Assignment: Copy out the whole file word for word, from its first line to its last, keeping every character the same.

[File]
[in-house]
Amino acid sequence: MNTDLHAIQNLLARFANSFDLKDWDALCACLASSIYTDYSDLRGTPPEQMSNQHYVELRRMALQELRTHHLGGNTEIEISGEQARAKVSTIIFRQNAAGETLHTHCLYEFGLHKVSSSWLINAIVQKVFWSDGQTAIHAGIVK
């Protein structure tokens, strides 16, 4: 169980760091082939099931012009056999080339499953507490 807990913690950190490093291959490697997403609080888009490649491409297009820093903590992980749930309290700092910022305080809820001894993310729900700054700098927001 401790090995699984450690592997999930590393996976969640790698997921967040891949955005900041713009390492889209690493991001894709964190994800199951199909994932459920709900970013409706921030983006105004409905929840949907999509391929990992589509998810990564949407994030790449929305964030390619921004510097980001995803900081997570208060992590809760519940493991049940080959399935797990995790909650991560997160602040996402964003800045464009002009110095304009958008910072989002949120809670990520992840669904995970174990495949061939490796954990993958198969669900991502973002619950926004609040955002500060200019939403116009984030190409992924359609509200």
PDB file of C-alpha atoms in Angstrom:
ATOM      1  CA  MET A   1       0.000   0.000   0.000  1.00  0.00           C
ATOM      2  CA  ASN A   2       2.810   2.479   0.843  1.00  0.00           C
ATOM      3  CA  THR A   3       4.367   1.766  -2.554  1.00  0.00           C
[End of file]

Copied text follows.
[in-house]
Amino acid sequence: MNTDLHAIQNLLARFANSFDLKDWDALCACLASSIYTDYSDLRGTPPEQMSNQHYVELRRMALQELRTHHLGGNTEIEISGEQARAKVSTIIFRQNAAGETLHTHCLYEFGLHKVSSSWLINAIVQKVFWSDGQTAIHAGIVK
């Protein structure tokens, strides 16, 4: 169980760091082939099931012009056999080339499953507490 807990913690950190490093291959490697997403609080888009490649491409297009820093903590992980749930309290700092910022305080809820001894993310729900700054700098927001 401790090995699984450690592997999930590393996976969640790698997921967040891949955005900041713009390492889209690493991001894709964190994800199951199909994932459920709900970013409706921030983006105004409905929840949907999509391929990992589509998810990564949407994030790449929305964030390619921004510097980001995803900081997570208060992590809760519940493991049940080959399935797990995790909650991560997160602040996402964003800045464009002009110095304009958008910072989002949120809670990520992840669904995970174990495949061939490796954990993958198969669900991502973002619950926004609040955002500060200019939403116009984030190409992924359609509200």
PDB file of C-alpha atoms in Angstrom:
ATOM      1  CA  MET A   1       0.000   0.000   0.000  1.00  0.00           C
ATOM      2  CA  ASN A   2       2.810   2.479   0.843  1.00  0.00           C
ATOM      3  CA  THR A   3       4.367   1.766  -2.554  1.00  0.00           C